Twitter’s Partial Impartiality

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Posted: Jun 19, 2020 9:20 AM
Twitter’s Partial Impartiality

Source: AP Photo/Jeff Chiu

With contributions by Charles Bowyer.

When Twitter CEO Jack Dorsey testified in front of Congress in 2018, he declared: “Twitter does not use political ideology to make any decisions. ... We believe strongly in being impartial, and we strive to enforce our rules impartially.” That wasn’t easy to believe then, and after, among other matters, its treatment of two Trump tweets, it’s even harder to believe now.

The first tweet that ran into trouble was one (or, more accurately, a mini-thread) in which the president alleged that adopting a mass mail-in-ballot system would lead to voter fraud:

There is NO WAY (ZERO!) that Mail-In Ballots will be anything less than substantially fraudulent. Mail boxes will be robbed, ballots will be forged & even illegally printed out & fraudulently signed. The Governor of California is sending Ballots to millions of people, anyone living in the state, no matter who they are or how they got there, will get one. That will be followed up with professionals telling all of these people, many of whom have never even thought of voting before, how, and for whom, to vote. This will be a Rigged Election. No way!

Twitter annotated the tweet, linking to an official Twitter page that, among other things, states that “fact-checkers say there is no evidence that mail-in ballots are linked to voter fraud.”

In this instance, at least, Twitter was appointing itself a gatekeeper of the truth.

The second thread that ran into trouble consisted of two tweets by Trump in reaction to growing rioting in Minneapolis.

I can’t stand back & watch this happen to a great American City, Minneapolis. A total lack of leadership. Either the very weak Radical Left Mayor, Jacob Frey, get his act together and bring the City under control, or I will send in the National Guard & get the job done right. . . . These THUGS are dishonoring the memory of George Floyd, and I won’t let that happen. Just spoke to Governor Tim Walz and told him that the Military is with him all the way. Any difficulty and we will assume control but, when the looting starts, the shooting starts. Thank you!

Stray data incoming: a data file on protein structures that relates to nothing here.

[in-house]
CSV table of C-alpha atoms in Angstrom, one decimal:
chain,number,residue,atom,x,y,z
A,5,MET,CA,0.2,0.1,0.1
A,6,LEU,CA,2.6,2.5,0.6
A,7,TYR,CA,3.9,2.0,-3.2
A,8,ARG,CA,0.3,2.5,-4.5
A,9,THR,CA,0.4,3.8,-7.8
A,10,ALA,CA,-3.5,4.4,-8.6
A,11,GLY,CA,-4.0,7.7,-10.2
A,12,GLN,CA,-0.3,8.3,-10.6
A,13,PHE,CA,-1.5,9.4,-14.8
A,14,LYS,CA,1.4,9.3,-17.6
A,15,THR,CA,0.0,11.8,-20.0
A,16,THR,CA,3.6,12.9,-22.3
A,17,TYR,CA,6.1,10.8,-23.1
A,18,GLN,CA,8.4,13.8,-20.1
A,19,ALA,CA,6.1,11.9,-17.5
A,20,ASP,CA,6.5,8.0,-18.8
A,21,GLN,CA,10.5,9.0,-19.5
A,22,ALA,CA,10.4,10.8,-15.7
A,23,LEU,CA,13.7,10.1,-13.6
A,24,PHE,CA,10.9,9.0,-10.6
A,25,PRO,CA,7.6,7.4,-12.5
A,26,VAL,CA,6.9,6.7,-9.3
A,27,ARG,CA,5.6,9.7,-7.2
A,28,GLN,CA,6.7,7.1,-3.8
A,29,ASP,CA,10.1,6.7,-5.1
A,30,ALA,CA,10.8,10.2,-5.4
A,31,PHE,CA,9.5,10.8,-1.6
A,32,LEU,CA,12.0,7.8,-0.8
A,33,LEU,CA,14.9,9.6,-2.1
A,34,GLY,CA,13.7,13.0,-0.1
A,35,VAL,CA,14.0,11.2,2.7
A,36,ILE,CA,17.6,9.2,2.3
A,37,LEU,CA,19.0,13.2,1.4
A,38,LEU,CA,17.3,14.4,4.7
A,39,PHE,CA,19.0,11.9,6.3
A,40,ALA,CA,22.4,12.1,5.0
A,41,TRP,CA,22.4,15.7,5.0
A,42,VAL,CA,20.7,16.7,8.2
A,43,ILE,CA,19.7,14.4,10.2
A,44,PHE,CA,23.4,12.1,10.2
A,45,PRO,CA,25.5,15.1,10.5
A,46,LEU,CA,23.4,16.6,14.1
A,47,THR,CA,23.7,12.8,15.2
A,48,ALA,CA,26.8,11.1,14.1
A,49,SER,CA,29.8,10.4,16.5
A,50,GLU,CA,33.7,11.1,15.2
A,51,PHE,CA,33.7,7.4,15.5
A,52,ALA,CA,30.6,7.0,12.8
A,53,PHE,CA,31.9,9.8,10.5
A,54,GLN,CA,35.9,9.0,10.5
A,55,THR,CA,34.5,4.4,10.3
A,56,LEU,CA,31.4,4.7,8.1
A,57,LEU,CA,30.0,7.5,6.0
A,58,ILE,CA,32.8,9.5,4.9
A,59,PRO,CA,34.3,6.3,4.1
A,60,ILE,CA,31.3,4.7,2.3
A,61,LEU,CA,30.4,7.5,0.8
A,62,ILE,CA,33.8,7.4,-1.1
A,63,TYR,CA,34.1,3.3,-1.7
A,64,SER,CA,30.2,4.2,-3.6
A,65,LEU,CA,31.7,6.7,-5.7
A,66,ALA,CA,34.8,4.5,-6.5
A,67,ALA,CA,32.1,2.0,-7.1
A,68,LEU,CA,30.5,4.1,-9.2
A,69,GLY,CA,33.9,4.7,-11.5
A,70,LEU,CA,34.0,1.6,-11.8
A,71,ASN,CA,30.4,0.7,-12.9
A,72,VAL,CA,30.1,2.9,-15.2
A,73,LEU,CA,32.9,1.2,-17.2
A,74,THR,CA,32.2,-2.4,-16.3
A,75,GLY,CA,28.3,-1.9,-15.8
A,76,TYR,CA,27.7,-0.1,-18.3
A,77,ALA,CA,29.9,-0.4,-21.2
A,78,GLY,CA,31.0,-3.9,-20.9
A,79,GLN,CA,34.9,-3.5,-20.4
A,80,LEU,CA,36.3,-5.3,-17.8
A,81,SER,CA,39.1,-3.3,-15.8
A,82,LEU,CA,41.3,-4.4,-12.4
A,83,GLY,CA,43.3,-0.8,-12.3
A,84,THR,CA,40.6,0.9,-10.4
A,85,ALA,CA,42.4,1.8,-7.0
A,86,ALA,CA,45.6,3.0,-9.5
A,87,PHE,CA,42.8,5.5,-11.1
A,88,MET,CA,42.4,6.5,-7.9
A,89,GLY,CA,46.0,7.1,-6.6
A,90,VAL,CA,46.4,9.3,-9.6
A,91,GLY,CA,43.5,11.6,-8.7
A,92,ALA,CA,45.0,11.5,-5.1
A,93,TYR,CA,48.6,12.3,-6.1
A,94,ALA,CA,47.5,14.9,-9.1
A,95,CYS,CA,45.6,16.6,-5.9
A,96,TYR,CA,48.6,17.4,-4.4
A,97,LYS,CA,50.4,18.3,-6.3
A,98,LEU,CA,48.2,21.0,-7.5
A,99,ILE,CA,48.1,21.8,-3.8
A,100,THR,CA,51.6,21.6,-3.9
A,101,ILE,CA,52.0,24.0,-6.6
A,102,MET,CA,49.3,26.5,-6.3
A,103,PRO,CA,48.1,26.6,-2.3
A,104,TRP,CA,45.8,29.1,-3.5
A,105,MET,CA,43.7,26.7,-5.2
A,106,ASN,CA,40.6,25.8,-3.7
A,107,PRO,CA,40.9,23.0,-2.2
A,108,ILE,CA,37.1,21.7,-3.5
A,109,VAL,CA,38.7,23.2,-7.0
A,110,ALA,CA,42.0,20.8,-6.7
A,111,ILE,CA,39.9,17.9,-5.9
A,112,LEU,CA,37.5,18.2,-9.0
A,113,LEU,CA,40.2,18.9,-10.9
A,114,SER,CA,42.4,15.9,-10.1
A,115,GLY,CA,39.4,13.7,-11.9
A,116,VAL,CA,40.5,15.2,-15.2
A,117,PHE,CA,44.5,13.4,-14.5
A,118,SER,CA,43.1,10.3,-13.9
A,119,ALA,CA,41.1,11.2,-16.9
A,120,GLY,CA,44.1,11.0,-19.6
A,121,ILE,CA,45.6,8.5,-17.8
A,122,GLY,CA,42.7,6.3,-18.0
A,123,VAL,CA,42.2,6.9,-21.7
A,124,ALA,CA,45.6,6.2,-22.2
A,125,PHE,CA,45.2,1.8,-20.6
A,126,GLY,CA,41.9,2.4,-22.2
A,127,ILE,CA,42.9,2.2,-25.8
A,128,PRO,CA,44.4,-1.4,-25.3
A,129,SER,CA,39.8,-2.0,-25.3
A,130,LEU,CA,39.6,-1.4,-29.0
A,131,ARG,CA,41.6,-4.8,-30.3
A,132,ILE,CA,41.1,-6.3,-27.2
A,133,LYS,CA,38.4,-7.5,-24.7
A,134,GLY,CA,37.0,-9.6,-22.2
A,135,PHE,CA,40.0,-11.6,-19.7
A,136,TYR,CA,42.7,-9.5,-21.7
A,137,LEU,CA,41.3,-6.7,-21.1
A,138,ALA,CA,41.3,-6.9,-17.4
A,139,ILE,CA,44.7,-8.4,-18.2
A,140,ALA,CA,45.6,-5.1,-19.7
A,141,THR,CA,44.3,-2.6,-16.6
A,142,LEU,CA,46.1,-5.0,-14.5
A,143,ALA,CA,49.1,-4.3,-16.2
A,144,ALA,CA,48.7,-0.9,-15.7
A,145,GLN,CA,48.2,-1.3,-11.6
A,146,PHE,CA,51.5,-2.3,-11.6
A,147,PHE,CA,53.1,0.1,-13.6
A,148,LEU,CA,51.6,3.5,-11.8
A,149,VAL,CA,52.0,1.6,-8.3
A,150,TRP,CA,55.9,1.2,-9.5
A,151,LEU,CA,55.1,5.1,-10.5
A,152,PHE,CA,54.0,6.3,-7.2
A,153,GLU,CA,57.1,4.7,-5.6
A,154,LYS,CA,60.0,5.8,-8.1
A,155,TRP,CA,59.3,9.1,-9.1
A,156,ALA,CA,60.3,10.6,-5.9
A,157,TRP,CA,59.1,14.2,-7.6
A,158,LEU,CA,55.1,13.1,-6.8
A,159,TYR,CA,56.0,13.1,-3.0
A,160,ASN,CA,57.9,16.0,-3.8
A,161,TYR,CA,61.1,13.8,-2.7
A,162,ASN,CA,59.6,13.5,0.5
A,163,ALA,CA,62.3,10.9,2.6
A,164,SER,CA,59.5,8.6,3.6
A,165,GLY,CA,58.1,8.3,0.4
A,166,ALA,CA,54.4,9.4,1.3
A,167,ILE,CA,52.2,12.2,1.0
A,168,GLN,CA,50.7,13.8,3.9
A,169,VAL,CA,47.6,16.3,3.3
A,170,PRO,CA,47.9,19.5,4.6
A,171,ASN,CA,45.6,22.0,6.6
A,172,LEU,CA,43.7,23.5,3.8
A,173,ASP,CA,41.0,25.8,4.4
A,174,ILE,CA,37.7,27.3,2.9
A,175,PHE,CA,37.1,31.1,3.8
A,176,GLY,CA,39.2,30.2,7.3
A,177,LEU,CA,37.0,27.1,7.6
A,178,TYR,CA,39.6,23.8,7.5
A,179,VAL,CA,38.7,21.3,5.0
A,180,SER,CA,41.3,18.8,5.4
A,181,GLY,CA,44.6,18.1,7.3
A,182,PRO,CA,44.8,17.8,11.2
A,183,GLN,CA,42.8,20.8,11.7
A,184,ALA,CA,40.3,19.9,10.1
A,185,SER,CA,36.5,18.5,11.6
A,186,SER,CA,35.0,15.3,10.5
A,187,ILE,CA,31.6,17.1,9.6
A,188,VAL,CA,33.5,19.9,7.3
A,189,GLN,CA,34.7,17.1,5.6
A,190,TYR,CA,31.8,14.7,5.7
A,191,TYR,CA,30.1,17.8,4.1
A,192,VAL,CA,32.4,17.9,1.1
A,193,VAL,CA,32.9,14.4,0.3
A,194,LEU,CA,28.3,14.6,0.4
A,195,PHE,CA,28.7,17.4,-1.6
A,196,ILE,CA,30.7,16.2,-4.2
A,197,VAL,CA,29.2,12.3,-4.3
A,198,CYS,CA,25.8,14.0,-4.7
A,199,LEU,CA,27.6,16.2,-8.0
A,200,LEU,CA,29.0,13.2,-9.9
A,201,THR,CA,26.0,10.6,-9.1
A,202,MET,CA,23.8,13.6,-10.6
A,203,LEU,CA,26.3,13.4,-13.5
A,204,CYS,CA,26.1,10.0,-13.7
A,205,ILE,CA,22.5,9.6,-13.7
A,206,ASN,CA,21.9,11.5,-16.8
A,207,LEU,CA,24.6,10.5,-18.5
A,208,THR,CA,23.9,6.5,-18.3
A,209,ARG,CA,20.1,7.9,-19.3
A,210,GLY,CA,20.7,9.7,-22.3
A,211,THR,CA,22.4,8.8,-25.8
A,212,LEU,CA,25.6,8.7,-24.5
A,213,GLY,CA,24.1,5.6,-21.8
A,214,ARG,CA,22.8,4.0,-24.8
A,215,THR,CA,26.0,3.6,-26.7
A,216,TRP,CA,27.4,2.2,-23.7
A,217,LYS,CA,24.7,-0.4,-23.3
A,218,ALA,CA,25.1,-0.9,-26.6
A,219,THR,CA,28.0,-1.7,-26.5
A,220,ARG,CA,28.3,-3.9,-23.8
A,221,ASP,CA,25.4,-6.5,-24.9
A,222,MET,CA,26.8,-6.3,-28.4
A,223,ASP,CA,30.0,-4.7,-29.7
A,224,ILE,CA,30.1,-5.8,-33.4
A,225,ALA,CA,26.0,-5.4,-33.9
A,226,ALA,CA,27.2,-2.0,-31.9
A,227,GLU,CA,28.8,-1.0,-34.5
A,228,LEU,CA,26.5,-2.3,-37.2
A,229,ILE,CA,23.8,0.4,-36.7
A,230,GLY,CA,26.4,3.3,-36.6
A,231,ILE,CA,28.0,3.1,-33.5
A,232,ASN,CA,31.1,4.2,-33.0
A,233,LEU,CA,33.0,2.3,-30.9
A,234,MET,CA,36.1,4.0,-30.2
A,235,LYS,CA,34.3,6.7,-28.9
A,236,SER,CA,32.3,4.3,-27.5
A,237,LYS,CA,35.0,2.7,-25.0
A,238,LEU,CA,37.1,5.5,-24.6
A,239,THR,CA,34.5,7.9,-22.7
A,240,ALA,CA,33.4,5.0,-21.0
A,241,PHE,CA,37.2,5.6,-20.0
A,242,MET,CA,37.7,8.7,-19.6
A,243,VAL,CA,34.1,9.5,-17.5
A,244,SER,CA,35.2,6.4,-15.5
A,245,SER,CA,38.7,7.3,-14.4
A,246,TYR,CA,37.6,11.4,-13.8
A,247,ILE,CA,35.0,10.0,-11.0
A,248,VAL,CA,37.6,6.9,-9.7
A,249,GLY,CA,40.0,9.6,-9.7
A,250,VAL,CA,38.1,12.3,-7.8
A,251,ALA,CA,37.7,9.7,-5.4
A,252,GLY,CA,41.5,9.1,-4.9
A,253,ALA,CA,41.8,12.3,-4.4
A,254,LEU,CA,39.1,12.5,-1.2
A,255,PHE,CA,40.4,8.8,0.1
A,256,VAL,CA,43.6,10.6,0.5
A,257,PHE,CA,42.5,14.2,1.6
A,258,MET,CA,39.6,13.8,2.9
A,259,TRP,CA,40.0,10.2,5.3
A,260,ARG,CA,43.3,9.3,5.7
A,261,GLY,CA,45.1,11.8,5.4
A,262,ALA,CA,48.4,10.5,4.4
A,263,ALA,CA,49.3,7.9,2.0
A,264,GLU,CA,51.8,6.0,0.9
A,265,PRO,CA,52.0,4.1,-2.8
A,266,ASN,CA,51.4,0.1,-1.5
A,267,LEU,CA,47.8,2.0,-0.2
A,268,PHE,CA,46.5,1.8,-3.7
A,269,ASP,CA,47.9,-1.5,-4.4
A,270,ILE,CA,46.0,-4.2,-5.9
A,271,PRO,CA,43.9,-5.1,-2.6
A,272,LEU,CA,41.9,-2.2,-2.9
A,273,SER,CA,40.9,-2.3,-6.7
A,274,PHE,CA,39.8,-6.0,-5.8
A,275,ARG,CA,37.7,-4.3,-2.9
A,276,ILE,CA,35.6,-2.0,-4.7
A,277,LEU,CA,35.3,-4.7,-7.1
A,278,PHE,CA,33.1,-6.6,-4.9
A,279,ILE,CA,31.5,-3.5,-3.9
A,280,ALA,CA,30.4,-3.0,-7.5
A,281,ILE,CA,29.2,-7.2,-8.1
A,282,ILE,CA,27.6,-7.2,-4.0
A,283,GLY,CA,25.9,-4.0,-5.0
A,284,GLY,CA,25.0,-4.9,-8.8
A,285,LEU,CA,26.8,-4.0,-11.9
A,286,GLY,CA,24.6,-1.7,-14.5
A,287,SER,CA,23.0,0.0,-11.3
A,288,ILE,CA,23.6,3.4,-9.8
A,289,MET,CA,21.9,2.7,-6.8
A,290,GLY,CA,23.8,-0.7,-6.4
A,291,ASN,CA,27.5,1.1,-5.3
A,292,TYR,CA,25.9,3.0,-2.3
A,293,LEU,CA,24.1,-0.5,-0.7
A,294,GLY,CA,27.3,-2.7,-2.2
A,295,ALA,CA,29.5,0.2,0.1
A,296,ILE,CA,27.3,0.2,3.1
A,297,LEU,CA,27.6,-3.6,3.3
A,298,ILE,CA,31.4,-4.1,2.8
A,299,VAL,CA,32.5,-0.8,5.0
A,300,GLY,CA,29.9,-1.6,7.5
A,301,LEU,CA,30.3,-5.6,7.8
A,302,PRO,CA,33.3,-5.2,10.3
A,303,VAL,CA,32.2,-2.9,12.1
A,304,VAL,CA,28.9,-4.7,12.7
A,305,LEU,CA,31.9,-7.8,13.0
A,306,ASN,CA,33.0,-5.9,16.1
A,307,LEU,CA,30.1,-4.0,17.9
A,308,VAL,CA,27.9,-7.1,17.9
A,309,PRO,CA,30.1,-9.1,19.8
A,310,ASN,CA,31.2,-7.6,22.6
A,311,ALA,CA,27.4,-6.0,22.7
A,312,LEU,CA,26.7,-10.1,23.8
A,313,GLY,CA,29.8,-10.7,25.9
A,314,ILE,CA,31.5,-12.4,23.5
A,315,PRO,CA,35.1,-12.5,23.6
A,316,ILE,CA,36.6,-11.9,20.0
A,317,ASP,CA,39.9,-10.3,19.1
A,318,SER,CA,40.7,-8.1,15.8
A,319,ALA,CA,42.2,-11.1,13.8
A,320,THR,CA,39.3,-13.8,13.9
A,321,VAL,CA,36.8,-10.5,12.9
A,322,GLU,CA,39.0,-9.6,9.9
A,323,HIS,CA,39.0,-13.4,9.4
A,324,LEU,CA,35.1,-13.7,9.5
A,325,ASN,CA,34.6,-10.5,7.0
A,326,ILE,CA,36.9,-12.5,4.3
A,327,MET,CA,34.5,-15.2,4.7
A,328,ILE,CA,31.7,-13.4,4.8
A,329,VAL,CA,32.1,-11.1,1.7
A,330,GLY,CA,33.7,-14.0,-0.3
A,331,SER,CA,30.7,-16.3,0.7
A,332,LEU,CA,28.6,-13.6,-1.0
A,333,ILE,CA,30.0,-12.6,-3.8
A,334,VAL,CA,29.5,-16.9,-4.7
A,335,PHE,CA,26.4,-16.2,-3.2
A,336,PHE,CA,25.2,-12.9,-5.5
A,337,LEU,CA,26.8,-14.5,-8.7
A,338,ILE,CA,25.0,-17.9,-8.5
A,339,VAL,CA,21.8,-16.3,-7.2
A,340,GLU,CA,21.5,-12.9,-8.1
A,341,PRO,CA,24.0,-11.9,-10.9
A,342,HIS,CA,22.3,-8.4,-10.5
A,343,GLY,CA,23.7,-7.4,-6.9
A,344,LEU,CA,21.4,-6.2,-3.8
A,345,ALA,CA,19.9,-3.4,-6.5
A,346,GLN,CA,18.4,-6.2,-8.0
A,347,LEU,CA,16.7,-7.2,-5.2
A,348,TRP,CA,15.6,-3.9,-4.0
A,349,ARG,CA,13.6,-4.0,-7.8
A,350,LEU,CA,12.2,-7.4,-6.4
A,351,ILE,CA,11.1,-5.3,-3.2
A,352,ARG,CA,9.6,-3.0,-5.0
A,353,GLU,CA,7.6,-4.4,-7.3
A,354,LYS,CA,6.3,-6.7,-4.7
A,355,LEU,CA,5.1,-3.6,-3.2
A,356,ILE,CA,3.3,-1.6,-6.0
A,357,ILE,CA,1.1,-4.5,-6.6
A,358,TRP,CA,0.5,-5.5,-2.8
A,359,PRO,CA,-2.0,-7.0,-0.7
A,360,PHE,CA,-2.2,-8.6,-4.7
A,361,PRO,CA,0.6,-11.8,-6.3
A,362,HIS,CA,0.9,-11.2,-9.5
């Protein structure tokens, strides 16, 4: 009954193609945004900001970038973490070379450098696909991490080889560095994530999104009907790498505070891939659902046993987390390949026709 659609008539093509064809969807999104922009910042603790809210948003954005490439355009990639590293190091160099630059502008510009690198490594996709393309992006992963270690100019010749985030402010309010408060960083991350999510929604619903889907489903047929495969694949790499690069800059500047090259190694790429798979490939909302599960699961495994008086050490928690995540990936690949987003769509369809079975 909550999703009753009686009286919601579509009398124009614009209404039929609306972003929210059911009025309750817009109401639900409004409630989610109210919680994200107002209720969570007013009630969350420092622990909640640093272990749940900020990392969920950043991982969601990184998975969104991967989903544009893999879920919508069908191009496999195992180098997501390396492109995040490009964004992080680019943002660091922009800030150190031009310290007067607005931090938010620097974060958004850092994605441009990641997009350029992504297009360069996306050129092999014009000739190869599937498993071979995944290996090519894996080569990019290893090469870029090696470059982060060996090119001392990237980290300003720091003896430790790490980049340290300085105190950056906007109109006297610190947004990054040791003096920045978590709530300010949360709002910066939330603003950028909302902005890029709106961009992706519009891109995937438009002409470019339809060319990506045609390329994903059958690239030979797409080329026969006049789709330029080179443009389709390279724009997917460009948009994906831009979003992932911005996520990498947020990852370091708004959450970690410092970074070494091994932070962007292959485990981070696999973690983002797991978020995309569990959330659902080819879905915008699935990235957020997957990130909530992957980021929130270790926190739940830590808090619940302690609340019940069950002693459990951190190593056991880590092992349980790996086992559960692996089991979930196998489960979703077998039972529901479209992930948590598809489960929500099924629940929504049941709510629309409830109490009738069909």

Twitter put a caption over the second tweet saying it “violated the Twitter Rules about glorifying violence,” but would be left up because “it may be in the public’s interest.”

Whatever you may think of Trump’s tweets, Twitter is playing a dangerous game. There is a large contingent of activists who believe Twitter has treated Trump too tolerantly. Left-wing ideologues routinely insist on the censorship and even banning of Trump. Until quite recently, Twitter’s leadership resisted placating them. That stance seems to be shifting.

Twitter may like to maintain that the company is acting in the public’s interest, but recent events — particularly those surrounding its recent shareholder conference — have made its underlying ideological motivation all too apparent. It is not necessary to dig up the laundry list of selective banning and censorship that conservatives have highlighted for years. Twitter’s recent shareholder conference is sufficient to demonstrate its bias.

A proposal was on the ballot for May 27th to highlight Twitter’s conspicuous exclusion of “viewpoint” and “ideology” from its written equal-employment opportunity (EEO) policy. The company’s EEO policy protects employees from being discriminated against on the basis of gender, sexuality, and race. But there is no prohibition against discrimination for holding the ‘wrong’ point of view.